That night at The Listening Room, the performances flip between 20-minutes of a country music band and 10-minutes of a comic. I’m the first comic up because I’m lucky. Beneath the low hanging, white, Christmas lights, I see bouncing blonde curls and flannel. There’s so much flannel I feel like I’m at a pajama party. As I take the stage, the on-deck band is setting up. Yes, I’m performing while a band is setting up inches from my mic, moving and tuning and sound-checking, oblivious to my take on the Kardashians. The music men eventually come to a stand still, in position, staring at me to finish my joke show so they can strum about drinking when not thirsty. To my right, a small fella with a big grin sits at an unidentifiable instrument with no keys, no board. I later learn “Darlin’, that’s what we call a steel gee-tar. ” To my left, an upright “gee-tar” rests on the protruding belly of a man named Word. He’s a happy chap, and I encourage him to keep playing so that when he’s famous he’ll get laid all he wants despite the Amish beard. If it can happen for Lyle Lovett, it can happen for Word.
This is not what you’d call an easy gig. But the audience turns out to be shockingly terrific – warm, responsive, applauding. Nashville, I had no idea. Now I feel bad about the book joke.
What is even more surprising is that I find myself listening and enjoying live country music. Not on purpose. It just happened. I hear the angelic voice of 16-year old Kelsie May, who I’m told was on The Voice. Ray Scott is a hulking man in a cowboy hat, the one who sings about drinking even when he’s not thirsty. His voice is deep and sexy. Chasin’ Crazy, has a fun sound, and one guy can FIDDLE! I’m impressed. I thought all country music sounded the same, but not tonight. There was something unique and alluring about each of them. No one is more shocked than myself. I’m not saying I’m putting up a Minnie Pearl poster anytime soon, but I am saying it’s cool to have ones’ eyes opened a bit.
Before I leave the following day, I try the fried chicken and waffles. Holy Moly was that good. Like the country music, I’m not going to make it a habit, but I’m glad I tried it. Now if only we had the Fried Diet Channel on Comcast, I’d know what to have for dinner.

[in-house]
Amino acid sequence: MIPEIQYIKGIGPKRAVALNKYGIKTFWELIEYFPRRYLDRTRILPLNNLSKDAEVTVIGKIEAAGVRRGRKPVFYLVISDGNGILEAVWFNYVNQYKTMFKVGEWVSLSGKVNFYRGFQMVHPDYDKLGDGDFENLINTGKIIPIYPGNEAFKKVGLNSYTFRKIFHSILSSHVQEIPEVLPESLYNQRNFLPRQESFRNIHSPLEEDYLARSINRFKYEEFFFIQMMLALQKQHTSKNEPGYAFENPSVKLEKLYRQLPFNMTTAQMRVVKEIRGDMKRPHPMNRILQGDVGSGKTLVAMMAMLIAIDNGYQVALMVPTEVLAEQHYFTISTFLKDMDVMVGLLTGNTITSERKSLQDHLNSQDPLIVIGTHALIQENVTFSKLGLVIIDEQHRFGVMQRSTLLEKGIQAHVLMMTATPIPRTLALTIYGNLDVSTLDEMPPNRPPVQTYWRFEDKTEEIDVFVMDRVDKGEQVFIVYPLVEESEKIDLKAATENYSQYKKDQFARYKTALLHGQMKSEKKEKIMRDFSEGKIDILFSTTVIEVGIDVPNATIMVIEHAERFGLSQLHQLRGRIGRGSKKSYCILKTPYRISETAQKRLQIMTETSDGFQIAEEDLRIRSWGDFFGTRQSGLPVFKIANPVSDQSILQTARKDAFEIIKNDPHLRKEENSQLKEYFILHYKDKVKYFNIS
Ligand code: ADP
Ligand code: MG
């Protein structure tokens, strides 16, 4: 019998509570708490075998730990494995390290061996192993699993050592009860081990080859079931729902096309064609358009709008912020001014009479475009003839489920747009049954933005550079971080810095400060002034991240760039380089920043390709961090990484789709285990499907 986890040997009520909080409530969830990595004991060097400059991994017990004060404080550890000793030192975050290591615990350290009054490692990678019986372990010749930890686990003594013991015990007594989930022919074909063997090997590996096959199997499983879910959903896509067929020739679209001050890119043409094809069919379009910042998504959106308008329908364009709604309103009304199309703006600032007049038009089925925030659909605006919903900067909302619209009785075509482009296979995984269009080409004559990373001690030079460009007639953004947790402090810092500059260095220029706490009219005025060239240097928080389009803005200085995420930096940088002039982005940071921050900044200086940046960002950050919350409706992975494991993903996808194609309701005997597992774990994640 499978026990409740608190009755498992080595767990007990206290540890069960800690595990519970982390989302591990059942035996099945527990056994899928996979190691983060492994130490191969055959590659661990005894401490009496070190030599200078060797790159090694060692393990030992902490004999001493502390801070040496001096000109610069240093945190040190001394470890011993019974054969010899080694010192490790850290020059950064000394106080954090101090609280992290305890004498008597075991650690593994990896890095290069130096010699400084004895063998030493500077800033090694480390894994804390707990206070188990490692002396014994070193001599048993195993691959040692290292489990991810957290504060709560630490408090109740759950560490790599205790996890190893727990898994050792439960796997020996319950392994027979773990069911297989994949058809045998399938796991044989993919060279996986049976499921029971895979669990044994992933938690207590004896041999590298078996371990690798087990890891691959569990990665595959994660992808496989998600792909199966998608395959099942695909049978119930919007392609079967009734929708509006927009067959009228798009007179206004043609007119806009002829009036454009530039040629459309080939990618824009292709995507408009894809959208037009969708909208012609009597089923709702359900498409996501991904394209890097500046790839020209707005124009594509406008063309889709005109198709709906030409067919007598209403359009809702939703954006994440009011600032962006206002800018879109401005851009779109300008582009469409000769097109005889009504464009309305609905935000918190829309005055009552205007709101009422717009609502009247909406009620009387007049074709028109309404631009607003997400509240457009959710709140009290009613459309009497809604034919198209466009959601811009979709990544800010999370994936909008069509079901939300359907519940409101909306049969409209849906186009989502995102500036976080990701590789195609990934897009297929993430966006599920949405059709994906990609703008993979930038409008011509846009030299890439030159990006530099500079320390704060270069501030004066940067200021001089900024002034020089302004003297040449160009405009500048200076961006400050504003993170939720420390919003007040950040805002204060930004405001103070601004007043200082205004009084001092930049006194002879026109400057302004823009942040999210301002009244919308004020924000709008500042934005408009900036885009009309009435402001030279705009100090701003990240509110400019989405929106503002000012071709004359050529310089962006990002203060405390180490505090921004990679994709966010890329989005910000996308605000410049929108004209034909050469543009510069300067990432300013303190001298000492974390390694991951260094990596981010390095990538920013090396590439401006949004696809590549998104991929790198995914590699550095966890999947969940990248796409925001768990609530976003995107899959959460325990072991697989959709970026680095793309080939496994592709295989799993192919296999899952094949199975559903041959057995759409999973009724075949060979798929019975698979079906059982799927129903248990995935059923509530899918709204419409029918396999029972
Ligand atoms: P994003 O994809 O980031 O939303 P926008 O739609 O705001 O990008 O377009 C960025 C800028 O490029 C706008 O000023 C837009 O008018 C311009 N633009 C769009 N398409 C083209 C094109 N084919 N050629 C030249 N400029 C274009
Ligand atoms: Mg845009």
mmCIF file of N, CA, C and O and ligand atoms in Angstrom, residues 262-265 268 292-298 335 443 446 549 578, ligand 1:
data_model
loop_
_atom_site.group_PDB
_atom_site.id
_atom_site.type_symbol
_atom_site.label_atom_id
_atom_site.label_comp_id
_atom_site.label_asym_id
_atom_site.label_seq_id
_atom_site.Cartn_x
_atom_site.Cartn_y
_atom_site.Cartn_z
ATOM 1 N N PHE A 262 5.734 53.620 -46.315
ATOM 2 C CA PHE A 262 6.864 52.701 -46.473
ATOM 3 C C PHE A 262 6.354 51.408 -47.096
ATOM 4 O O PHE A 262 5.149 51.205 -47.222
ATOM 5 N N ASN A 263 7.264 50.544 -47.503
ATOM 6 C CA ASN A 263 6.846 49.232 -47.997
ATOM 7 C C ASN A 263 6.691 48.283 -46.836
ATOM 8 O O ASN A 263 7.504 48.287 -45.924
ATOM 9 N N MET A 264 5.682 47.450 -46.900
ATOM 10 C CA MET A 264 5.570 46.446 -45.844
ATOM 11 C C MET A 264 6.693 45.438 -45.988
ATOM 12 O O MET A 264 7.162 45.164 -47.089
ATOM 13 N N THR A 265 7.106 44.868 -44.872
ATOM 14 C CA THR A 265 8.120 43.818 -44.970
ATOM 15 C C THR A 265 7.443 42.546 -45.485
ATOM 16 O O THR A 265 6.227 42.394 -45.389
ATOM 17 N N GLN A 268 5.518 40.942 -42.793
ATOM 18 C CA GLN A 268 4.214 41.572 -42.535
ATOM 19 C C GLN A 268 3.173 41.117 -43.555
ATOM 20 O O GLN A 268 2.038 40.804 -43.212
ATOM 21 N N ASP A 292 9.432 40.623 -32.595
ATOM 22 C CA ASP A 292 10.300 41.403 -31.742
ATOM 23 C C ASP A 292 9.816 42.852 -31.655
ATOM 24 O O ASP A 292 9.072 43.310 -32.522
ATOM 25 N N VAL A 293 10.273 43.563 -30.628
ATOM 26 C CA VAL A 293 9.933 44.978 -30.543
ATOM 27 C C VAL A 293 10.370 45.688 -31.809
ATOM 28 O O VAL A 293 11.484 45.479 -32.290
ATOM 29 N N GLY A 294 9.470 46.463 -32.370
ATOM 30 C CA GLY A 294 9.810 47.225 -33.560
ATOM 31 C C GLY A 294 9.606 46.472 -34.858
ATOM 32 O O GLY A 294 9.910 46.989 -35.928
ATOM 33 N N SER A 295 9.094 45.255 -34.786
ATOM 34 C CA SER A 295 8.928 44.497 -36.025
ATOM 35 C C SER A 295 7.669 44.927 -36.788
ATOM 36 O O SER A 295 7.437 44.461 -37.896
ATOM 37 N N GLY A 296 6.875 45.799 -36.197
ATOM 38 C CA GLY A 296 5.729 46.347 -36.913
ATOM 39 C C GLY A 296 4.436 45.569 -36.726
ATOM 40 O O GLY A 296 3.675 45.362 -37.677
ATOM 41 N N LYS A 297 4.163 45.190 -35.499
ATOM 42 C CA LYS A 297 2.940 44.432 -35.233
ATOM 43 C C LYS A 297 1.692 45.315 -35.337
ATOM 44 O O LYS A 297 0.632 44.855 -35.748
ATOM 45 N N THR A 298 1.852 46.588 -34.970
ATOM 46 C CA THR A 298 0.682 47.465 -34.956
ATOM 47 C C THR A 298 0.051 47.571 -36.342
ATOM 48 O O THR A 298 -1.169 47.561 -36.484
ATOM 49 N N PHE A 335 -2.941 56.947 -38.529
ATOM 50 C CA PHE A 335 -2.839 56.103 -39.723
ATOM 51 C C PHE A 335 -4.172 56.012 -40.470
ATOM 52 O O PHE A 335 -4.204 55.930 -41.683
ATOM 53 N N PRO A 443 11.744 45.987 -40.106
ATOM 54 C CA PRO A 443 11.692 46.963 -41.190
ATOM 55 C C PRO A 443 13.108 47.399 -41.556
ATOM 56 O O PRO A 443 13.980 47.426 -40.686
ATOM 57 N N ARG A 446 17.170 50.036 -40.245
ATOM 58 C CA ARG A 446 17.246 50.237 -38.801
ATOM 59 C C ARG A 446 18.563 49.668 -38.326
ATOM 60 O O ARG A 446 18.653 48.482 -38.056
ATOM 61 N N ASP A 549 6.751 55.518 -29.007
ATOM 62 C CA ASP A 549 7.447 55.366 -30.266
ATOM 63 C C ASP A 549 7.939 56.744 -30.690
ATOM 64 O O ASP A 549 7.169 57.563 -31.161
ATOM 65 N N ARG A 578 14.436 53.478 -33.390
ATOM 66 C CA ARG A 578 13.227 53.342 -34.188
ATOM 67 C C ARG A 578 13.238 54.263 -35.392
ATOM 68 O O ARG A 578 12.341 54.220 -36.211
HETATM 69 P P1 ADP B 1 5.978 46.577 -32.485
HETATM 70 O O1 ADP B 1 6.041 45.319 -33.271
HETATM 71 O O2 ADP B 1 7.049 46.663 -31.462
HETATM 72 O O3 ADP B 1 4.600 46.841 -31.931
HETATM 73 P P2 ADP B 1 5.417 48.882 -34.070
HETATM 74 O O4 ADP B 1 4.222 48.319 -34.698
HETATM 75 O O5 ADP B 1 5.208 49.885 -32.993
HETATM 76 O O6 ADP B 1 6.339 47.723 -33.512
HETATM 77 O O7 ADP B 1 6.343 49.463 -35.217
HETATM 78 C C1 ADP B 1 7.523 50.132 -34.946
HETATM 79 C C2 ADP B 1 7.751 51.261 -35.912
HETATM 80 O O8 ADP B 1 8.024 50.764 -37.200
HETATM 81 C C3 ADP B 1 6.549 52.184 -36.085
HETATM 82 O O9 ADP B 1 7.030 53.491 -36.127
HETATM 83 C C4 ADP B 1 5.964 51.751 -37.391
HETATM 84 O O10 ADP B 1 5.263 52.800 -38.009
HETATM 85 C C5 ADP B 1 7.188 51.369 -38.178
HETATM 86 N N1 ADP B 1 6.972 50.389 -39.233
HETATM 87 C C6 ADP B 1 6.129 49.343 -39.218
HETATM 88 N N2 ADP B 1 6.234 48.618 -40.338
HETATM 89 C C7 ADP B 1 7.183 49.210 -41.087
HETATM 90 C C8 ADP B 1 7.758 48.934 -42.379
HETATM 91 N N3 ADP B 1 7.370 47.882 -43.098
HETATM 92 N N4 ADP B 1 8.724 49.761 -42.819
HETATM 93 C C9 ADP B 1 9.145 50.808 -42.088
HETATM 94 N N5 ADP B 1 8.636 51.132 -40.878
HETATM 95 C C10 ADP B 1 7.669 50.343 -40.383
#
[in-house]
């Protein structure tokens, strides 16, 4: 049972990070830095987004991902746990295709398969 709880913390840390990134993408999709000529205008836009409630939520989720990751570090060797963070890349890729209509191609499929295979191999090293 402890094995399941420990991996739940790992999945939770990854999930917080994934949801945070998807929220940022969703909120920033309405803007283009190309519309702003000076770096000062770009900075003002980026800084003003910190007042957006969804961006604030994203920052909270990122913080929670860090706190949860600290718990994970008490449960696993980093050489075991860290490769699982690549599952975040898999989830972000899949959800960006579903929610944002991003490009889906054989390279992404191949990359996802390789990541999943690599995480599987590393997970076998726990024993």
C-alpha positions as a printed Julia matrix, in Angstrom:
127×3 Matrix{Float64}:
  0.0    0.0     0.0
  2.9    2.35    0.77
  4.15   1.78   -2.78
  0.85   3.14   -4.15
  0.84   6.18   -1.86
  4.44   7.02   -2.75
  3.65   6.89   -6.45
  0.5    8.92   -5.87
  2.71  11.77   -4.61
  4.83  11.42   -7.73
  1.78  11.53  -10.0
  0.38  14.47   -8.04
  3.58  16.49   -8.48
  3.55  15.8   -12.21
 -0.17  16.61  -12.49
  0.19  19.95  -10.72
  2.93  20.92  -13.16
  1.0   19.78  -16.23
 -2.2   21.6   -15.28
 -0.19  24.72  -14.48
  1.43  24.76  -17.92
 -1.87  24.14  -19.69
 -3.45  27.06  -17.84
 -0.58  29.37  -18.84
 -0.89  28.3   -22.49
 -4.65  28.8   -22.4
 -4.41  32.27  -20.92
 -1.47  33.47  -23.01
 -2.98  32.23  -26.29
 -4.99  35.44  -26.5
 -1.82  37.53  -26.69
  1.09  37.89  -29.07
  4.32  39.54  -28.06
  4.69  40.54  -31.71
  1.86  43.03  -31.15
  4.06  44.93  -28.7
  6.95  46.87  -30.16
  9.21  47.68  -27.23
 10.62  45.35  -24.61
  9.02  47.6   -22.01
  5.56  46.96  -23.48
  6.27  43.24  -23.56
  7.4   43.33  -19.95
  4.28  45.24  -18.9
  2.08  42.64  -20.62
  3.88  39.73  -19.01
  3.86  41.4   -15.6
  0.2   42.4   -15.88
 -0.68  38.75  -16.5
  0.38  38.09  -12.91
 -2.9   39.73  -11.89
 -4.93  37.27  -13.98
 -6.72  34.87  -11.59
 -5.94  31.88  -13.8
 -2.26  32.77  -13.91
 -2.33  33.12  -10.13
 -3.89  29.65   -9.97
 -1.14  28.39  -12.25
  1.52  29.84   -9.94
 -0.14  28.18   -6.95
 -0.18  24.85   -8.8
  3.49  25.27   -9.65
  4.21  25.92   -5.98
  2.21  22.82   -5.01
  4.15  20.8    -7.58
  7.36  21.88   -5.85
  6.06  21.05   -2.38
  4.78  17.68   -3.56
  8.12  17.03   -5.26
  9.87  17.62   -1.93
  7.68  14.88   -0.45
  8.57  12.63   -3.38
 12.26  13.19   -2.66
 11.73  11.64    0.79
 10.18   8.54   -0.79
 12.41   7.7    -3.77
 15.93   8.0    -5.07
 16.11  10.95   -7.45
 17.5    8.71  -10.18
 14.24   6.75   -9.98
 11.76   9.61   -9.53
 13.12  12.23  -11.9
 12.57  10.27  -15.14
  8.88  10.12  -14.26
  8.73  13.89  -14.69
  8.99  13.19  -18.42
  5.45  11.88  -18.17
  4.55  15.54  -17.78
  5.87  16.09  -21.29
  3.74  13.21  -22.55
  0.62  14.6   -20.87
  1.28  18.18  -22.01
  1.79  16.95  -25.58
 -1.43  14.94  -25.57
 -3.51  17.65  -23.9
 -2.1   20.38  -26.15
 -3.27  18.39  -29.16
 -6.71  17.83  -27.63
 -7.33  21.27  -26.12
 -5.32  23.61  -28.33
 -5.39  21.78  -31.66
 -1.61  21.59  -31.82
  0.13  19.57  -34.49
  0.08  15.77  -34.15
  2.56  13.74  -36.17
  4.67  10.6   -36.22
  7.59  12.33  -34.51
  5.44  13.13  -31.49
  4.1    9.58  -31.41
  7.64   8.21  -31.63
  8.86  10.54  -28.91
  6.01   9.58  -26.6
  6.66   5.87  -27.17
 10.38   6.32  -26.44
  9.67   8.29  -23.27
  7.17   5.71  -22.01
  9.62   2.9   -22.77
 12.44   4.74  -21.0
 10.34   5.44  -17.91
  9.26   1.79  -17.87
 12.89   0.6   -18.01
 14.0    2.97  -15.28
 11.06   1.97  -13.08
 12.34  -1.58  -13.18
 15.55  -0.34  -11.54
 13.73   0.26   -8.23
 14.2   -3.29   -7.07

Here’s the music man with a bucket:
Well, it ain’t all glitter and glue guns my friends (I’m not a fan of either). Today I find myself back at a The Shit Motel, literally. Last time I came to this dump they gave me the dark room in the back of the building next to the dumpster. Had I been murdered, it would have made the dumping of my body that much easier. (Yes, there are shady parts of Monterey). Oh, and I was to pay 30 extra bucks because Maxie was with me. I told the hard working owner from India that that would not be happening. We seemed to have reached an understanding and I was moved into one of their “I can get through this for one night” rooms.
So here I am six months later. Melody is back at the desk. Sweet, accommodating, 20-something monotone Melody. She remembers me, and not fondly. With the warmth of an Anchorage winter, she hands me a key to a room and says “It’s not near the dumpster.”
In Room 125, I am greeted with the remains of the prior guest’s personal handiwork lodged in the toilet. After 10 minutes of trying to flush it away, it’s clear the “can” can not do what needs to be done. I call the lovely Melody to tell her the toilet isn’t working. Her response? “How do I know that you are not making this up to get a better room?” Yeah, because that’s what I do. I clog toilets all over America with the feces of strangers for upgrades.
I tell Miss Fuzzy Wuzzy that I am happy to stay in the room if someone would only fix toilet. In fact, I’d like to stay here as I’ve unpacked and I’m tired and I’d like to rest before tonight’s show instead of dealing with someone else’s shit. “No” is the answer.
I’m given key cards for the room next door. The first two don’t work. Neither do the next four. This goes on for half an hour with me, the clown, walking back and forth to Miss Sunshine and her mounting attitude. “Why are you frustrated with me?” I ask. “You’ve got a lot of issues, ” she says. “I’ve got a lot of issues? I’ve got the issues? There is a locked door that won’t unlock, there is shit in the toilet, and I’ve got issues?”
I don’t want to hurt people physically because I’m better now, but that feeling of wanting to grab the frayed ends of her bleached hair and watch her imagined Mountain Dew-infested teeth fall out sooner than their already shorten life span is there. Oh it’s there big time. But because I’m evolved (tired), I say, “Do you realize we both work for a living? Do you realize I come here every six months and I greet you with a smile (and all my teeth). Do you realize it’s your motel that has a stranger’s shit in the toilet and instead of being apologetic you are treating me as if I am the cause of this?”
And then there it is, the root of her anger — “The booker only pays for the back room and I upgraded you.” I get it. There are classification of rooms and I am getting over. She has upgraded me from Dumpster/Death Room to Shit Room to Can’t Get into the Room. She’s resentful that I am getting more than I deserve. “I’ll tell you what,” I say “How about I pay the difference so we can stop this. Can we make that happen?” She stares at me like I’m abstract art, “That’s the last room we’ve got.”
I don’t want to hate her. She is making me hate her. I walk out of the front office and as I pass the open side window I shout “I’m calling you when I can’t get into my room at midnight. Good bye person who thinks I purposely put the shit of a stranger into my toilet.”
I fume for hours. How many shitty people has she been around in her life that she thinks this way? What experiences have made her believe that I, or anyone, would create a story about a stranger’s shit in a toilet for a room upgrade?